Today's Gospel has
our Lord telling us that “in a little while you shall not see me, and again
a little while and you shall see me.” This has several meanings that
we should be aware of.
First, it is a
prediction of the death and resurrection of our Lord. He would be placed
out of sight, in the tomb, on Good Friday—but then He would be restored to
the Apostles on Easter Sunday—they would be with Him, once again, in the
In another sense,
He is saying that after His Ascension into heaven, they would be on their own
for just a few days, and then He would send the Holy Ghost to be with and
guide them for the rest of their lives. He was saying, in effect that He
would be "represented" by the Holy Ghost during their time on earth.
And certainly, that they would see Him again after a time—each and every
time that they renewed His sacrifice of the Cross in the Lord's Supper, the
Finally, we can
view this passage as a promise made to us. Just as the Apostles, we are
promised the company of our Lord in heaven, after a relatively brief period of
struggle on our own here on earth. And too, just like the Apostles, we
have the twin gifts of the Holy Ghost and the Blessed Sacrament, so that we
are never left truly alone or without God.
There is a
suggestion in our Lord's words that we can expect some degree of difficulty
and struggle in our lives. But, if we put up with and patiently accept
that struggle, a reward waits for us in the end. Just like the woman in
labor that is ultimately rewarded with the joy of having her baby, our earthly
struggle is promised a reward that will make all of our difficulties seem
epistle carries this a bit further, clarifying it in more specific terms for
our lives. He tells us that we must refrain from carnal desires.
This is similar to our Lord's saying that we must not be “of” the world
even though we must be “in” it. Simply stated we must not become
enslaved by the material things around us. We may use them for
legitimate purposes, but must not allow them to dominate our lives.
Peter tells us to
be subject to “the king or to the governors sent by him.” He speaks
of being “subject to our masters,” even if they are not particularly nice.
He is reminding us to be humble. There will be people who have authority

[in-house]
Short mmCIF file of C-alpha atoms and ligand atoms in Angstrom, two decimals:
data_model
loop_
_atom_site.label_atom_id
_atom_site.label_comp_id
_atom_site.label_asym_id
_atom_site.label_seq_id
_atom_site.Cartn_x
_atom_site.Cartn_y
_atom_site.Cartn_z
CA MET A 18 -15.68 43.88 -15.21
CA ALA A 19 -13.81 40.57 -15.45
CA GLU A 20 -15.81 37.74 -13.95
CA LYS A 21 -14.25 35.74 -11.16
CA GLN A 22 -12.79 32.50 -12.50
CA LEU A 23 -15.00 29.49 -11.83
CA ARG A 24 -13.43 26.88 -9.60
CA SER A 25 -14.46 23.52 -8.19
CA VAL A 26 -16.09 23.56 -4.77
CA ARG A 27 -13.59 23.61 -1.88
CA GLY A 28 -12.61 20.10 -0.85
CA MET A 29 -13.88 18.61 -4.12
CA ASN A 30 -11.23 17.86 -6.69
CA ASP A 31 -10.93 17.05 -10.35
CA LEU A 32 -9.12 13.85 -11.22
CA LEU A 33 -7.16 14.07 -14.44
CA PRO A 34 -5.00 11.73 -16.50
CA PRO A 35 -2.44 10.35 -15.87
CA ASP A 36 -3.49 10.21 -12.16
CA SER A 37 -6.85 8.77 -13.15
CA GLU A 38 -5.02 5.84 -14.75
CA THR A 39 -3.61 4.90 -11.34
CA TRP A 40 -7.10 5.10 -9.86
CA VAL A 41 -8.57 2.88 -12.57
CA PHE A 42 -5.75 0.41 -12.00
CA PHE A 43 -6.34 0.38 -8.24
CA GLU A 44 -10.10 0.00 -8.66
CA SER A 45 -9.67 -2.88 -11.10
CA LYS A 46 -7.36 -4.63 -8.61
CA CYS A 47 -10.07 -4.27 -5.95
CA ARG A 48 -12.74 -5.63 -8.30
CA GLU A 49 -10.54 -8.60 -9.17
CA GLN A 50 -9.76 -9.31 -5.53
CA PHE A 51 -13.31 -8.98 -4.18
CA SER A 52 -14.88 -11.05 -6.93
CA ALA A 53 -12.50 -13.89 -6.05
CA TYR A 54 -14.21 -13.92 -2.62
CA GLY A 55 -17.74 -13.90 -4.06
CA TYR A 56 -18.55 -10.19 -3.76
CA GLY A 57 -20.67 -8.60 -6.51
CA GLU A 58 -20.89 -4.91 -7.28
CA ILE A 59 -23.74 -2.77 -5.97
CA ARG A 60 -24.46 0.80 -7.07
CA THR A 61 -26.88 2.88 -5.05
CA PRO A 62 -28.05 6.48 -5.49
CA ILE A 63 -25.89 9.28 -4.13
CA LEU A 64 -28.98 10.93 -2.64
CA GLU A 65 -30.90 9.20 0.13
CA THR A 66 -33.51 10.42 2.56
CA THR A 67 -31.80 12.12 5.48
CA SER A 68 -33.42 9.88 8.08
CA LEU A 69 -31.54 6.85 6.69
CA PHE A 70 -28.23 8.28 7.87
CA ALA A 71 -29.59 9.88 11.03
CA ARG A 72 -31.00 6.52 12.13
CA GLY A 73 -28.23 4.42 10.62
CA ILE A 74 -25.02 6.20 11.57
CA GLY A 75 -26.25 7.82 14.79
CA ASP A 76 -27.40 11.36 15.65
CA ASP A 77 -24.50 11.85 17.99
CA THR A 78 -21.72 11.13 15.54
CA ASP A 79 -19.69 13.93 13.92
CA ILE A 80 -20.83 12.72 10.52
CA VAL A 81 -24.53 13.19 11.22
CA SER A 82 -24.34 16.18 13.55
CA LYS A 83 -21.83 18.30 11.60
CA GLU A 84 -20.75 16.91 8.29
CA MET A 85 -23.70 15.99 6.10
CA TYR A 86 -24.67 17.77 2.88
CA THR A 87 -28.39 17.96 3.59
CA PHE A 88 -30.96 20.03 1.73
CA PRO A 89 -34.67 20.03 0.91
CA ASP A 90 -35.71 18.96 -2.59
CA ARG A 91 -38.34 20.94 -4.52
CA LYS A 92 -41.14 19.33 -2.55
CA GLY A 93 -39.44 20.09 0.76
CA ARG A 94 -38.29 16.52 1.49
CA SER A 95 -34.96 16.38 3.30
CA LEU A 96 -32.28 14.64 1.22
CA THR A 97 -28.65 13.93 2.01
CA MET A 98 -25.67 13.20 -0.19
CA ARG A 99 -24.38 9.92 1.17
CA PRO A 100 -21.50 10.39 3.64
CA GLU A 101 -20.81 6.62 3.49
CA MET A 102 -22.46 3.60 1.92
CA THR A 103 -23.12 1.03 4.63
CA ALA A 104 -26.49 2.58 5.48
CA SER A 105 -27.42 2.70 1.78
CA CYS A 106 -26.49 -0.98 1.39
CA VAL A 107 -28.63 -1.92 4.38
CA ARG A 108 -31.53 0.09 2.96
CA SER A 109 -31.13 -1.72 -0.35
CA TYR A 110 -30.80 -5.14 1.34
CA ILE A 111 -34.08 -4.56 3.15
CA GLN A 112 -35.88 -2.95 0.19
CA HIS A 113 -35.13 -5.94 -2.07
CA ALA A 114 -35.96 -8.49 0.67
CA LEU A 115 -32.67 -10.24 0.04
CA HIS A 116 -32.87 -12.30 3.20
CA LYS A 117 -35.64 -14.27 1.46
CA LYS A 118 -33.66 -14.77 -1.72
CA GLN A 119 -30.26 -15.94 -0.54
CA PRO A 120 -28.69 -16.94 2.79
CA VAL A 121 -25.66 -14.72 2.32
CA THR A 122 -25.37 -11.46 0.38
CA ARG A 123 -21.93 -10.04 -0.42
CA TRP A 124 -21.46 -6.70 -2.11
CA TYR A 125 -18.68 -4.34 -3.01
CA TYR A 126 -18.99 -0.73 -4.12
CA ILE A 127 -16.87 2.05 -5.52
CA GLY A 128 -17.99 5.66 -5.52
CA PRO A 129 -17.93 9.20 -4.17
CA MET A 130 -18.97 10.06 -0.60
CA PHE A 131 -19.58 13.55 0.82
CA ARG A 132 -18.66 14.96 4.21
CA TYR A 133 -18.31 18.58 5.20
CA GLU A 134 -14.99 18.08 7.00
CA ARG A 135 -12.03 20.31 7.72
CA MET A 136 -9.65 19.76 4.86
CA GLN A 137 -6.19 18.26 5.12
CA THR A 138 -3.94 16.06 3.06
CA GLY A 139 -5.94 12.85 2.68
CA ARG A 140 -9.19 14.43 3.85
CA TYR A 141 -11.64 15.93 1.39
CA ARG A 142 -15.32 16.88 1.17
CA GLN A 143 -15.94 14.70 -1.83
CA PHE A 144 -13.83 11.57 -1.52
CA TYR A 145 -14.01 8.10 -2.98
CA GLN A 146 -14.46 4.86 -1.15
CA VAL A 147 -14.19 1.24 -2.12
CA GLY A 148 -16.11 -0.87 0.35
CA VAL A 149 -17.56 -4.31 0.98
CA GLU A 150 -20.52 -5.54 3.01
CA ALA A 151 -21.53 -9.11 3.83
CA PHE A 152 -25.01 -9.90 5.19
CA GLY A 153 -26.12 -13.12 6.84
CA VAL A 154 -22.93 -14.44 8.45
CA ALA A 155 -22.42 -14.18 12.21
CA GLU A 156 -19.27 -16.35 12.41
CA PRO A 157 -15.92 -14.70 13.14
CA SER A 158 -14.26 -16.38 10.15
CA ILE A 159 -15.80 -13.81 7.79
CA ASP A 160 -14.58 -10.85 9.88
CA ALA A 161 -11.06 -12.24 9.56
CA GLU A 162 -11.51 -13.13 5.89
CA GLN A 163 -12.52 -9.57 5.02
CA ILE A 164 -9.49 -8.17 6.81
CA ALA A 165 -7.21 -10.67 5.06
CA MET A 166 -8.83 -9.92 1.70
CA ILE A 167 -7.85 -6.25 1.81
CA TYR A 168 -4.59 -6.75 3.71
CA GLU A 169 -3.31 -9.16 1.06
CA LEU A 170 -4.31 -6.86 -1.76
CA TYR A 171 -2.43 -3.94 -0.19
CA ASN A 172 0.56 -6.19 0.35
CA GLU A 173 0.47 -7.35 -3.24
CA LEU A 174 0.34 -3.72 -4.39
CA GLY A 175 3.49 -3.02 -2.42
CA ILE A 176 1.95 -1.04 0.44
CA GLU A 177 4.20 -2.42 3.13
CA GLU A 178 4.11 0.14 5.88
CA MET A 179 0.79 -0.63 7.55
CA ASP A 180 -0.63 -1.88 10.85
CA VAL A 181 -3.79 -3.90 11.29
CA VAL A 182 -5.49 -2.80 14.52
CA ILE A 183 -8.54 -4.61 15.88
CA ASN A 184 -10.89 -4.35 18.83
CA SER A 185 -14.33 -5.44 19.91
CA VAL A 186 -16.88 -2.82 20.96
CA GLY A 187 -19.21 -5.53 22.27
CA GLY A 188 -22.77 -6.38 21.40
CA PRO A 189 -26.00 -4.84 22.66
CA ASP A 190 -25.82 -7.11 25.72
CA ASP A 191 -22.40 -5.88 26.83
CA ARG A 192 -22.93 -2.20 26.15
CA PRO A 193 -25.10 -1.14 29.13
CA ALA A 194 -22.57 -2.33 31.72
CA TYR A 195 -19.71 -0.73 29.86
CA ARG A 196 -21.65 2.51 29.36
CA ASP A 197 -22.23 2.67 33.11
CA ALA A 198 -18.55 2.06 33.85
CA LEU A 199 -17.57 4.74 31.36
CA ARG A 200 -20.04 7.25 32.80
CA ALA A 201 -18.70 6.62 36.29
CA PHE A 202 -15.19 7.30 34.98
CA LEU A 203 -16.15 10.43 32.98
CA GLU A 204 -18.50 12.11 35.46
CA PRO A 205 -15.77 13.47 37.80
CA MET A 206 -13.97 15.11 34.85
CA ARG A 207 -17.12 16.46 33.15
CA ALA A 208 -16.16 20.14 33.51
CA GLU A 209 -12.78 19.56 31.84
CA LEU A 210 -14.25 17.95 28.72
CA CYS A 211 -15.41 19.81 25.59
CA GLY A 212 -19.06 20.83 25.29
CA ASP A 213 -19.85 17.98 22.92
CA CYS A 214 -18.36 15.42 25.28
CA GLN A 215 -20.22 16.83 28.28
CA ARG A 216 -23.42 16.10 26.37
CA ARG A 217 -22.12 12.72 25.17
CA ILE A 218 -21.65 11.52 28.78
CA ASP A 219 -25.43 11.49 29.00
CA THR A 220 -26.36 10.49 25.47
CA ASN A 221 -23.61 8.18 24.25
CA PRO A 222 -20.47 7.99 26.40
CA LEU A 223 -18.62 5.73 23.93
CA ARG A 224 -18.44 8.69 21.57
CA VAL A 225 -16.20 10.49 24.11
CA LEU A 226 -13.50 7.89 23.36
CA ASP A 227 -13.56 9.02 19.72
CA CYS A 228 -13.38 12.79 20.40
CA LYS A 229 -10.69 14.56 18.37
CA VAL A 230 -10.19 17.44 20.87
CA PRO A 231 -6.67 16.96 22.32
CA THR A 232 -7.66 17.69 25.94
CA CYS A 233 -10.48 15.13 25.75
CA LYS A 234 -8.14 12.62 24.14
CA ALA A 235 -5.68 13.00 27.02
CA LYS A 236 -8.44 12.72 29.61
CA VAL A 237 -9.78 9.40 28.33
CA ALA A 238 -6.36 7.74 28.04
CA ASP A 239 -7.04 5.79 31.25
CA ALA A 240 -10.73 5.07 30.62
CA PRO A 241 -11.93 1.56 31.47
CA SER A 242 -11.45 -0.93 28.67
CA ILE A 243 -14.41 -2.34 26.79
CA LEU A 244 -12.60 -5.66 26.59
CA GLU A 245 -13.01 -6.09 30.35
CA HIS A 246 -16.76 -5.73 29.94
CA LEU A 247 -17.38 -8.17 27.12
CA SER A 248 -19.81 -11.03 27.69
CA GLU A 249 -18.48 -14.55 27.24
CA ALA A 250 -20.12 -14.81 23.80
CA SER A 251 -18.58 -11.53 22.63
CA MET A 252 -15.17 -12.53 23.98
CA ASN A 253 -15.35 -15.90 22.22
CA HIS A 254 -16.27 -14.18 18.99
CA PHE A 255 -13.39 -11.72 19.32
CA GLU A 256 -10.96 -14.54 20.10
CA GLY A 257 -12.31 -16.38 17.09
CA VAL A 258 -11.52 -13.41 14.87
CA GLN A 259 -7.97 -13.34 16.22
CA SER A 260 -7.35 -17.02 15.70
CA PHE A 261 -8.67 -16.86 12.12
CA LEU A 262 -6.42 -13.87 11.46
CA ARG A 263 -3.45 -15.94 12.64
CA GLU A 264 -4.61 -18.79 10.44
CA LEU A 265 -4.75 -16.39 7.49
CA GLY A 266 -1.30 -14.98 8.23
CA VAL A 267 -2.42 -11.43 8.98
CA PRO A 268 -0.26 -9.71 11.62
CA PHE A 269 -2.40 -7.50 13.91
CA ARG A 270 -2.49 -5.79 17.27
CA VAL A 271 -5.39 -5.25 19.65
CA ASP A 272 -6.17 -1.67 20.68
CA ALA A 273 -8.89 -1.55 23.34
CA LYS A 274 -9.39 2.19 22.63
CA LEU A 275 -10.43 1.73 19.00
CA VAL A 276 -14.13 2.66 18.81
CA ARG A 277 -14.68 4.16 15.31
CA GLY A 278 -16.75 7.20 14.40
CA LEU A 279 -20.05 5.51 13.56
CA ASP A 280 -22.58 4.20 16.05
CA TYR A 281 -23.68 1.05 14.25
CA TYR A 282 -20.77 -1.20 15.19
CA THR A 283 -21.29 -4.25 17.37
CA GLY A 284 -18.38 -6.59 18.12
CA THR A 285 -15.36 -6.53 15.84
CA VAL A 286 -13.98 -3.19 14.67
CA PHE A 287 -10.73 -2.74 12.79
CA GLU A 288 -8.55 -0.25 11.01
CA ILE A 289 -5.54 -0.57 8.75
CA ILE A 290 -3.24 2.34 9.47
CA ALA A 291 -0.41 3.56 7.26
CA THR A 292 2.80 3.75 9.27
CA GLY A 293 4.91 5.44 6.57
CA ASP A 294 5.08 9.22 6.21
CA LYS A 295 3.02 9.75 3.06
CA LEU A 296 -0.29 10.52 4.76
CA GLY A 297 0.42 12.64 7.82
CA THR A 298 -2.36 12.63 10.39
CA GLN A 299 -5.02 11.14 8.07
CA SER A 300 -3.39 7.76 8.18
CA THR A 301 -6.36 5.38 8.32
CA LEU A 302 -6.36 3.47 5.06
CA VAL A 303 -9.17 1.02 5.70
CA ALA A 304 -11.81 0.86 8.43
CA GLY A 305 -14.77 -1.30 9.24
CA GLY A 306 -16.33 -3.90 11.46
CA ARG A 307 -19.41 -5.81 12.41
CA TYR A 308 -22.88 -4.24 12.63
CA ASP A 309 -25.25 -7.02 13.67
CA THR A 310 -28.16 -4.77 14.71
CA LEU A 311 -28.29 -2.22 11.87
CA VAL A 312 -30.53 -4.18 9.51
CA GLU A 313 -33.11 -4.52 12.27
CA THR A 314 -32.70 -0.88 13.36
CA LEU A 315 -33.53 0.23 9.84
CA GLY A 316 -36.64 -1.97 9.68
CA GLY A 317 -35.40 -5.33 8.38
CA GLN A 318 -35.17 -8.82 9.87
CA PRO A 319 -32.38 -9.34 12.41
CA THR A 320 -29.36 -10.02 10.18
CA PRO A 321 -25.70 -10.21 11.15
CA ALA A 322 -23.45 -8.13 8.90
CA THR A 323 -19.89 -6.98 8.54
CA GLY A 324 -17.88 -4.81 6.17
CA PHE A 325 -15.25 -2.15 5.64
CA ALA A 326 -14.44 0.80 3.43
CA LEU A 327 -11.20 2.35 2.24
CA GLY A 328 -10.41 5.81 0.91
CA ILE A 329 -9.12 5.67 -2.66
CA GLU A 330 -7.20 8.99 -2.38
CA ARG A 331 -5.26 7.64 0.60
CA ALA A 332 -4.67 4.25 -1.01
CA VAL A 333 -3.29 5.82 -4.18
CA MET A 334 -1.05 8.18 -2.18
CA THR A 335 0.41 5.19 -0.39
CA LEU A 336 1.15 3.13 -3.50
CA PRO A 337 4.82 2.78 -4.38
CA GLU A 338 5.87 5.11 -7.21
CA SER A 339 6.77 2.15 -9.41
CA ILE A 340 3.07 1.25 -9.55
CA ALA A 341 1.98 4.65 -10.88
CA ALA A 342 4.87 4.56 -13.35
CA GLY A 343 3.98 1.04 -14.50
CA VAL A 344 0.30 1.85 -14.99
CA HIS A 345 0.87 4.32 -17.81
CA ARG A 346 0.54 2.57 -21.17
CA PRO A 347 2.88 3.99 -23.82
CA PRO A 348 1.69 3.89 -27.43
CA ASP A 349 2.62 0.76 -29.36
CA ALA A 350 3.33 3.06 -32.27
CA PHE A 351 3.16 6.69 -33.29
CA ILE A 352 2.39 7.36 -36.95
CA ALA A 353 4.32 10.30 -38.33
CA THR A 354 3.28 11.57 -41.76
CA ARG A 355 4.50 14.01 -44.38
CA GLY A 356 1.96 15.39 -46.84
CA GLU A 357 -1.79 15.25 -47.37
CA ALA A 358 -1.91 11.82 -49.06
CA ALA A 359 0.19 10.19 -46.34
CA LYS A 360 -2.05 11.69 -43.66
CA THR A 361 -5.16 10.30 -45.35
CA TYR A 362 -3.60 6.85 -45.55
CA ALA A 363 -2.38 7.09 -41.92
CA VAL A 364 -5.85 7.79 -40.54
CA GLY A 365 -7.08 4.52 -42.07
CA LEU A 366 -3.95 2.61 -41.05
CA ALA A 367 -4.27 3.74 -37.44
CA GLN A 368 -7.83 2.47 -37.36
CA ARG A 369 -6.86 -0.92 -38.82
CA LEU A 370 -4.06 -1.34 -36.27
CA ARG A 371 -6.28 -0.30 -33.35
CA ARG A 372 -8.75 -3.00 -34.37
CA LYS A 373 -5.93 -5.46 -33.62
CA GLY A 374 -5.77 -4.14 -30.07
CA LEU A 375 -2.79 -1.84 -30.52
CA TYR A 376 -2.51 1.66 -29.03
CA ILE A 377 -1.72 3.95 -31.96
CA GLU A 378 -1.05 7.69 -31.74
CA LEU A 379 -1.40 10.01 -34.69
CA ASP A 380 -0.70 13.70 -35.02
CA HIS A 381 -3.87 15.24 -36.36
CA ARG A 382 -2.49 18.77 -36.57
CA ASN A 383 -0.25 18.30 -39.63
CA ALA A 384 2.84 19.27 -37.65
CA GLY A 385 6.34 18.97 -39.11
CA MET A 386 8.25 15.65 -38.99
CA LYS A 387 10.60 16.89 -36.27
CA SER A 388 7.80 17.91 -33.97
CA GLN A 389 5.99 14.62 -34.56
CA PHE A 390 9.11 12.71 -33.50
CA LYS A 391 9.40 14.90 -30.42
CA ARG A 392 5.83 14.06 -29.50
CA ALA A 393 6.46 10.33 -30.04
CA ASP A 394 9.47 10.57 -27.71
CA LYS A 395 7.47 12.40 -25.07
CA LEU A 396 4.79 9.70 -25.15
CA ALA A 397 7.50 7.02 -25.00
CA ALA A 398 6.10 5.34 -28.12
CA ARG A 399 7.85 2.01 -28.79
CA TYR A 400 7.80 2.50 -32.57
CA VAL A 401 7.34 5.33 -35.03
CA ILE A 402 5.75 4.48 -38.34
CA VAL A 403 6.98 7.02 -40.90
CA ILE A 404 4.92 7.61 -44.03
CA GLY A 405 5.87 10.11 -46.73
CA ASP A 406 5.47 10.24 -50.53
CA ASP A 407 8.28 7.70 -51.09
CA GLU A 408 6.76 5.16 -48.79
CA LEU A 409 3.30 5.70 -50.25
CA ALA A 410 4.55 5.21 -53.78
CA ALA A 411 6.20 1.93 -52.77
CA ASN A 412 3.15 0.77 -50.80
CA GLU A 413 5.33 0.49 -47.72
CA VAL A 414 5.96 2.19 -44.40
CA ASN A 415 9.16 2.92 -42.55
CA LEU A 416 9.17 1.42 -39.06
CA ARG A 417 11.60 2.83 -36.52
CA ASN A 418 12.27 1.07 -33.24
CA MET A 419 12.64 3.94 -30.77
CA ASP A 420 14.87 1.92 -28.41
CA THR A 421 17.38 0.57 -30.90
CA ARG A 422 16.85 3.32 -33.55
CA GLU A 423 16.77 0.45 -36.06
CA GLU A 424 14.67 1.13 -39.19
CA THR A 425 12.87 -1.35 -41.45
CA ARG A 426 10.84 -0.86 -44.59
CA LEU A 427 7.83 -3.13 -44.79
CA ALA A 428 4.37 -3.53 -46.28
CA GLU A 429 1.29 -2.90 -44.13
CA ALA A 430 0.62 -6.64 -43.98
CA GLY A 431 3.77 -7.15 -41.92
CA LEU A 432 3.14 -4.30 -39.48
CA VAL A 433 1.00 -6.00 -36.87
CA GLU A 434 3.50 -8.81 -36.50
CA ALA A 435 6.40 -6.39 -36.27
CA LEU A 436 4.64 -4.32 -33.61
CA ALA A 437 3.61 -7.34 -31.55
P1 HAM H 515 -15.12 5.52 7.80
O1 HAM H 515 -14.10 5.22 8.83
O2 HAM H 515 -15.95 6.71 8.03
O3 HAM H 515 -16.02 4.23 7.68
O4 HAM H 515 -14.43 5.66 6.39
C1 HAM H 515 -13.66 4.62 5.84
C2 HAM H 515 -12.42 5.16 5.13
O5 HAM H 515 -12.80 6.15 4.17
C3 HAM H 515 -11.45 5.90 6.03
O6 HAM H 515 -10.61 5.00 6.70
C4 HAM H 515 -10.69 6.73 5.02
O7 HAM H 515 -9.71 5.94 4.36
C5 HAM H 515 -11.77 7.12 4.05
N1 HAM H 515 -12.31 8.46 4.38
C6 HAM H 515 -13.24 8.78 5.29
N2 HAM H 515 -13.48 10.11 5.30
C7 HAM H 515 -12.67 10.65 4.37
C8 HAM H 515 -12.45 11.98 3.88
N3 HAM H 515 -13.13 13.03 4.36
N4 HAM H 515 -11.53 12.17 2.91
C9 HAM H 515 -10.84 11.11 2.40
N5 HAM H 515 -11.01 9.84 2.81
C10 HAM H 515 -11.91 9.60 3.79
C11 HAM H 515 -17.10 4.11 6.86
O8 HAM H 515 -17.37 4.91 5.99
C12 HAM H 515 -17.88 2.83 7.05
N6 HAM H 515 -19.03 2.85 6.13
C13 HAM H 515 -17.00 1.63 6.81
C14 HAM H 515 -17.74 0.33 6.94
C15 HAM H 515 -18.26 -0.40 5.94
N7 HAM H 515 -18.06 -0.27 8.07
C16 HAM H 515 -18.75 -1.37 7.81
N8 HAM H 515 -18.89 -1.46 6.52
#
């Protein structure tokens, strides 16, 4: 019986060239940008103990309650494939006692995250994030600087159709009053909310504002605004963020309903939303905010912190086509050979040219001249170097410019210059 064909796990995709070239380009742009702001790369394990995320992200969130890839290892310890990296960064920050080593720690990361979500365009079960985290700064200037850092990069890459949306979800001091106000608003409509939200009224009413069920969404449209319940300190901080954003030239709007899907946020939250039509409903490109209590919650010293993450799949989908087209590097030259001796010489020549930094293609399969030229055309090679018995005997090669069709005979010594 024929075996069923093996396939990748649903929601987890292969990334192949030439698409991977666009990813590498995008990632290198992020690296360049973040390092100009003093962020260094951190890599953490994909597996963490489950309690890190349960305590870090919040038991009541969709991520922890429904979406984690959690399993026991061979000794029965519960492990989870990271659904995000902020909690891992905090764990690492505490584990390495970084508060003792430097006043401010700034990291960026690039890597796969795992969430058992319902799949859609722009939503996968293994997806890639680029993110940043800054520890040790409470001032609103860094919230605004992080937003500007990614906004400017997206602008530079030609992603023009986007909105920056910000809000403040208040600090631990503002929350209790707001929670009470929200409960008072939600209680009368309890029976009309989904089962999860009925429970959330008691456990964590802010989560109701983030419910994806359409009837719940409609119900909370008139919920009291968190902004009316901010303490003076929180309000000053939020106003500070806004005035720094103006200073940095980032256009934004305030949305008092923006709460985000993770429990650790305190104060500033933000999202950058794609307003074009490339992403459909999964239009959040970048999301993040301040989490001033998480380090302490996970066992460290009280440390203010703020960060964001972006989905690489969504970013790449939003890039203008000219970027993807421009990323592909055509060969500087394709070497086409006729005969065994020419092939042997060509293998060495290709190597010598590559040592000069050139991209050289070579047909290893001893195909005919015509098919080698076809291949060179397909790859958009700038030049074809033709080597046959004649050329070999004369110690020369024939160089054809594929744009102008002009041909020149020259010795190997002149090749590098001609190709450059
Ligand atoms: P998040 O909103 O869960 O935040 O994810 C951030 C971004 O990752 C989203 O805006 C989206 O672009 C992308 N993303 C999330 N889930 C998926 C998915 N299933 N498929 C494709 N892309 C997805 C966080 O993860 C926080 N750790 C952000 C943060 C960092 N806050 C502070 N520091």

over us this is natural and should not cause us to chafe
under that authority.
By the way. please
notice that when Peter talks about authority, it is legitimate authority,
doing good things. He is not telling us to cooperate in those who usurp
authority for evil purposes. People hold authority only by virtue of
ruling in concert with God’s laws—those who command sinful things rule
When he tells us to
be subject to "every human creature," he is reminding us that we are
no better than anybody else, and have no right to make ourselves look greater
at the expense of another. When we have liberty, or any other advantage
over those around us, we are not to use them as a “cloak for malice,” that
is, as an excuse for doing evil and harming others.
And, finally, St.
Peter is suggesting the need for good example. As Catholics we must not
give those around us any excuse for mocking our Faith because of our personal
bad behavior. Even though the pagans around us may enjoy greater wealth
and influence, the testimony of our good behavior is powerful enough to
silence their foolish teachings.
In fact he says
that our good works can even bring the pagans around to glorifying God in the
So, the Mass today
should give us a great deal of encouragement. There will be
difficulties. But if we adopt a spirit of humility, and detachment from
the world—if we adopt a spirit of doing good for the love of God and the
edification of those around us, we will be delivered from those difficulties
and receive our reward.
“Now, indeed, you
have sorrow; but I will see you again, and your heart shall rejoice; and your
joy no man shall take from you.”